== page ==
Upon completion of her education, Browne first worked as a teacher in hopes of achieving some independence for herself. Her health however, began to decline due to a heart condition that she had, and she was no longer able to handle the strain of the job, developing additional anxiety problems. She then moved back to Germany where she discovered the budding German woman's movement, which Helene Stöcker was heading in a fairly radical manner. Stöcker was fighting at this time for women's rights of motherhood and support for the unmarried mother. Stöcker's arguments strongly affected Browne as she, later in life, would fight for women's rights to control their bodies and for the choice to become mother. Browne then began work for the Victoria County History, writing up parish histories, and learning researching skills that she would use in her later career. She left this job in 1907, moving into the position of Librarian at Morley College in South London. Here she was able to take in various controversial lectures, with topics ranging from marriage and divorce reform to eugenics. Working at the college also allowed Browne to see the different social problems faced by both working class and professional class women. Browne met her first male lover here, known as her “demi-semi-lover” and never noted by name, only by his sexual prowess. She also joined the Women's Social and Political Union (WSPU) in 1908, which marked the beginning of her social activism.
Stella Browne was born on January 17, 1904 in Hackney, London, England as Anita Stella Hilda Christine Brown.
She began her activism in 1907 when she joined the WSPU for a short time. The WSPU was founded on 10 October 1903 and had nothing to differentiate it from other women-only groups of the time, not even having reached 30 members by 1905. However, its notoriety developed when in 1905 they first used militant methods as part of its campaign for the vote, where both leaders of this rebellion, Christabel Pankhurst and Annie Kenney, were arrested, bringing the Manchester Independent Labour Party (ILP) to assist them. The ILP's assistance brought them to the forefront of media coverage and the WSPU and their militancy swept the country. This radical form of feminism continued until 1913 and that had women committing to hunger strikes and being fed forcedly, and the imprisonment of almost a thousand suffragettes no longer made headlines it was so widespread. Browne left in 1913 however, opposing Christabel Pankhurst's “ignorant and presumptuous dogmatism” and the way that the group's leadership behaved towards women and men of lower class seemed to counter their arguments for feminism and democracy. After this she spent much of her time working with the British Society for the Study of Sex Psychology, attending meetings and writing papers on their behalf, in hopes of discovering more for her future battles on birth control.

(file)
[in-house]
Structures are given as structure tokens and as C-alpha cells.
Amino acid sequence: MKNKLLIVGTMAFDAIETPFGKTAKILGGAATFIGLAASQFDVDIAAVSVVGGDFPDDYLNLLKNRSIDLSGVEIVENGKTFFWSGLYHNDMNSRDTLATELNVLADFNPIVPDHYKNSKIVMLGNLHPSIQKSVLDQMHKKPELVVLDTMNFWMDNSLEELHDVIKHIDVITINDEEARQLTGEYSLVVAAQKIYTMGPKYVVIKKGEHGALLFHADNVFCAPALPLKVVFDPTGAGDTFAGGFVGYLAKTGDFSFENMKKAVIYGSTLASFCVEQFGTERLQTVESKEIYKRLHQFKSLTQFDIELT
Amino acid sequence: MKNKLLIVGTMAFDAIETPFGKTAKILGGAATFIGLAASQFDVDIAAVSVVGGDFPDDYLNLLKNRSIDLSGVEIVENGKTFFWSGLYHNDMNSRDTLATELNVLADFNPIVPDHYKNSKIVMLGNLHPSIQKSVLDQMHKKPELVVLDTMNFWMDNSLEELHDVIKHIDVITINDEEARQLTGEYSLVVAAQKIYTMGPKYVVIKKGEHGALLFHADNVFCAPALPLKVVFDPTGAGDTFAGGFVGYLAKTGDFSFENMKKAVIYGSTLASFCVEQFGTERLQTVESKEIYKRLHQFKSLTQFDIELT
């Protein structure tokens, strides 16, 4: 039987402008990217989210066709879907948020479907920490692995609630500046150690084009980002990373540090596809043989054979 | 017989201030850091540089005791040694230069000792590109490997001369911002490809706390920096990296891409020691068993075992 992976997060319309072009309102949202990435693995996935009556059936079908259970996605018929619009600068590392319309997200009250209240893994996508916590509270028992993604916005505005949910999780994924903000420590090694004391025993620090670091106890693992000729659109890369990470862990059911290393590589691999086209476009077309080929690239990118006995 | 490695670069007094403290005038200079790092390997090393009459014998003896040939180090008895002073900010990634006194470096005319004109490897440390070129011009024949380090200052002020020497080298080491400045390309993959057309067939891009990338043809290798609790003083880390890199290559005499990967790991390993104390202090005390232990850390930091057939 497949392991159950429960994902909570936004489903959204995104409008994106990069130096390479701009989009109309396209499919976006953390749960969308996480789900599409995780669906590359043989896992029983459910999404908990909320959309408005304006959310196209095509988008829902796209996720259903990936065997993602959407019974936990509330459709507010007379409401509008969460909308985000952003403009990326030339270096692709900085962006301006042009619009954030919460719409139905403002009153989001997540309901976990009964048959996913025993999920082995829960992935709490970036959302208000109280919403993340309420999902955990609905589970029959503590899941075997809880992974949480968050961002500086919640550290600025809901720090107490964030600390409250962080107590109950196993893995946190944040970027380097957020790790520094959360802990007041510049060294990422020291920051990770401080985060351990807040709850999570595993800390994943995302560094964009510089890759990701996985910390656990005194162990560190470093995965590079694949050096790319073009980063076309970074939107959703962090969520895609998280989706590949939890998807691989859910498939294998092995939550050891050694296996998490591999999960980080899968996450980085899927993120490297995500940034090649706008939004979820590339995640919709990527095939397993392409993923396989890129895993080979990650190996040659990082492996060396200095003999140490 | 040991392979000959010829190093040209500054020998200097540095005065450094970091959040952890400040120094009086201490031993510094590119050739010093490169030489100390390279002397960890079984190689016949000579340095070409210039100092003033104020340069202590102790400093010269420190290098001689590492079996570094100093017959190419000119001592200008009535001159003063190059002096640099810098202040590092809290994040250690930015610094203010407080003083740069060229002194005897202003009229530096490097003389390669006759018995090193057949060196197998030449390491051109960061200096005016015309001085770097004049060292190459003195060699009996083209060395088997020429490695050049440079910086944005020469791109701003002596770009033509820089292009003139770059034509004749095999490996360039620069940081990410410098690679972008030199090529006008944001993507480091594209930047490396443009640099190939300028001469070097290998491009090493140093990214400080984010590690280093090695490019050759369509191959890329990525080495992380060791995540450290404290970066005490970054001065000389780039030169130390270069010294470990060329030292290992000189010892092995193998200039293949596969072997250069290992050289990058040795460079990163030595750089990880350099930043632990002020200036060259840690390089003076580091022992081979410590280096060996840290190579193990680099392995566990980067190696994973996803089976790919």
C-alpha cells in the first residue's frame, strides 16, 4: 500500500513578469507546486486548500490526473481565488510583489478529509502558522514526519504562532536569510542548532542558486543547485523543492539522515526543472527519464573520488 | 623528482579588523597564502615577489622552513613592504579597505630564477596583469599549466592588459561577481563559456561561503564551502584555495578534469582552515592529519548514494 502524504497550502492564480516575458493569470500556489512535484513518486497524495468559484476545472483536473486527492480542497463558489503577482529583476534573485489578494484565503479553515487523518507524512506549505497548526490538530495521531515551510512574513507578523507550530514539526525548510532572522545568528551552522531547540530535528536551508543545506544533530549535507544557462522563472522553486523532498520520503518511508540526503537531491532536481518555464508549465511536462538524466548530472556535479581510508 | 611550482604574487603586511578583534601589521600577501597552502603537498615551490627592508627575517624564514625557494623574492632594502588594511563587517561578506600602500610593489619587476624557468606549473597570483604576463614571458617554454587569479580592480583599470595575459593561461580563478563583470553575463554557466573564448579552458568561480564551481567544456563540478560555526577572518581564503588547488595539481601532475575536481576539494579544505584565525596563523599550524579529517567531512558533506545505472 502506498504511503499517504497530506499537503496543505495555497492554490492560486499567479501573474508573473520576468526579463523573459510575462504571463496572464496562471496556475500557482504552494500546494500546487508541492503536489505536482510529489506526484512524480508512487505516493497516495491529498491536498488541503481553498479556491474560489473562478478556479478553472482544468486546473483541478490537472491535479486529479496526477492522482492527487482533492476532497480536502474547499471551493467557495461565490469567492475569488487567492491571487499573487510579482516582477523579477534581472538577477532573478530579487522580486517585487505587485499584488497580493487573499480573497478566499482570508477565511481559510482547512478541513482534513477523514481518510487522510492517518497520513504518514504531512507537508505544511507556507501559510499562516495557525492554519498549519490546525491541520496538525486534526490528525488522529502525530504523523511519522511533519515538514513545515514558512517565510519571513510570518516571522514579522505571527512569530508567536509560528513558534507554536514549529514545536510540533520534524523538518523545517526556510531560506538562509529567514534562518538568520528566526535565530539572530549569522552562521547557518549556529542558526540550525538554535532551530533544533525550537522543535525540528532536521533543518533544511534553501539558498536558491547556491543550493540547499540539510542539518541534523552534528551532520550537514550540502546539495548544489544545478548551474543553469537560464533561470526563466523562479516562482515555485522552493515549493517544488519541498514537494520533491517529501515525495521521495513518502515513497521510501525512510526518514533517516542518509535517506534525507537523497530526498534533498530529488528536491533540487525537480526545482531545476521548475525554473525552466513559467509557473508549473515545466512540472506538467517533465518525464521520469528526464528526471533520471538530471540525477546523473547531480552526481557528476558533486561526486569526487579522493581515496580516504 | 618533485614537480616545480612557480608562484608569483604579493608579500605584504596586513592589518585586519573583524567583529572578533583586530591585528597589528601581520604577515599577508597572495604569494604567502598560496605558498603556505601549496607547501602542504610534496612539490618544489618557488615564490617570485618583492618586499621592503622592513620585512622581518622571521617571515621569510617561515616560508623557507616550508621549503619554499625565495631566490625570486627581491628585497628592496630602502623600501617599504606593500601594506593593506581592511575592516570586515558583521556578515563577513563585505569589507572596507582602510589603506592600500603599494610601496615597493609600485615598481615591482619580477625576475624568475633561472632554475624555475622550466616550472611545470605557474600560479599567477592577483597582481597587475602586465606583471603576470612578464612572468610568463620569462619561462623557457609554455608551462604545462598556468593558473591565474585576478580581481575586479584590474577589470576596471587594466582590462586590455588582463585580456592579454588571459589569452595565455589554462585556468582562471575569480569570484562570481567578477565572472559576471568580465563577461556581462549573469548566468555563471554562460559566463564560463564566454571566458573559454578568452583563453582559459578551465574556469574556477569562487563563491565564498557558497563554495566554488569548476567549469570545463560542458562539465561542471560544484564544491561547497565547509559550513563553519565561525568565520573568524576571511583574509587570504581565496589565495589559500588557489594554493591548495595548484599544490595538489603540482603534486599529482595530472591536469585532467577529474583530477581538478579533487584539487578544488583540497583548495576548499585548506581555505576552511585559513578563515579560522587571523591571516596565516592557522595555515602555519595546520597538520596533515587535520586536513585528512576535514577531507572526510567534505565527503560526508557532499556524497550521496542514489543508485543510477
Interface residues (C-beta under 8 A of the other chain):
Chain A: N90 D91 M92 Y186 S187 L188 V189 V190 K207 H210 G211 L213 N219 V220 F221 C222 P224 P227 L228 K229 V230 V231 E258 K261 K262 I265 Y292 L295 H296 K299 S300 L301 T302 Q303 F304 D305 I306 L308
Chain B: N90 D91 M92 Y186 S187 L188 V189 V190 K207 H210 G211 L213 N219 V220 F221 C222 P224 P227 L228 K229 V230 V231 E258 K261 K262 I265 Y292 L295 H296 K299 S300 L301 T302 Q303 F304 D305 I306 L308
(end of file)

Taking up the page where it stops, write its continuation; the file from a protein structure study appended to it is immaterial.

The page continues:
Stella Browne was first educated in (Germany), as her mother's sister, Louisa Frances Siemens, had married an electrical-engineer with an extensive kinship network, enabling her to attend school there. While in school she became fluent in both French and German by 1899. This allowed her to write the “Women's First” to gain entrance at Oxford. She would be recognised for her refined and correct translations of German in her later life. In 1897, Browne entered the St. Felix School for Girls in Southwold, Suffolk. This school had very relaxed rules and encouraged its students to discover new things on their own. This promoted independence and leadership, as even their schoolhouses were named after women of achievement in history. While she was at school here she won a History Exhibition at Somerville College, Oxford in 1899, that afforded her £20 a year for the three years, which was given to her guardian as her mother was still living in Germany at this time. Browne then attended Somerville, where she graduated with a second-class Honours degree in Modern History in 1902. This school was especially important in her career as it was one of the only schools at the time that allowed women to write exams alongside men and had them working towards an Honours rather than a mere Pass Degree as many would. This had an influence on Browne's expectations and ideals on gender equality as it was given to her in part while she was at school here. Her political activism was also fostered at this school through her involvement with Student's Parliament.
Stella Browne (9 May 1880 – 8 May 1955) was a Canadian-born British feminist, socialist, sex radical, and birth control campaigner. She was one of the primary women in the fight for women's right to control and make decisions regarding their sexual choices. Active mainly in Britain, her principal focus was on sexual law reform, including the right for women to both access knowledge on and use birth control, as well as the right to abortion. She was also involved in labour parties, communist parties, as well as a number of women's societies.
Daniel and Dulcie were married on 23 February 1878, and Stella was born in 1880, followed in 1882 by her younger sister Alice Lemira Sylvia Browne, known as Sylvia. When Stella was three years old, Daniel, now Superintendent of Lighthouses, was aboard the Dominion steamship Princess Louise, and drowned. Though the family was in shock after his death, they were supported in part by money and property from his will, contingent on Dulcie remaining unmarried. Dulcie remained unmarried, sold the home and began a boarding house for single women. This boarding house meant that Stella was brought up in an environment surrounded by the struggles of single women throughout her childhood, and watched the struggle of her own mother, now a single working-woman.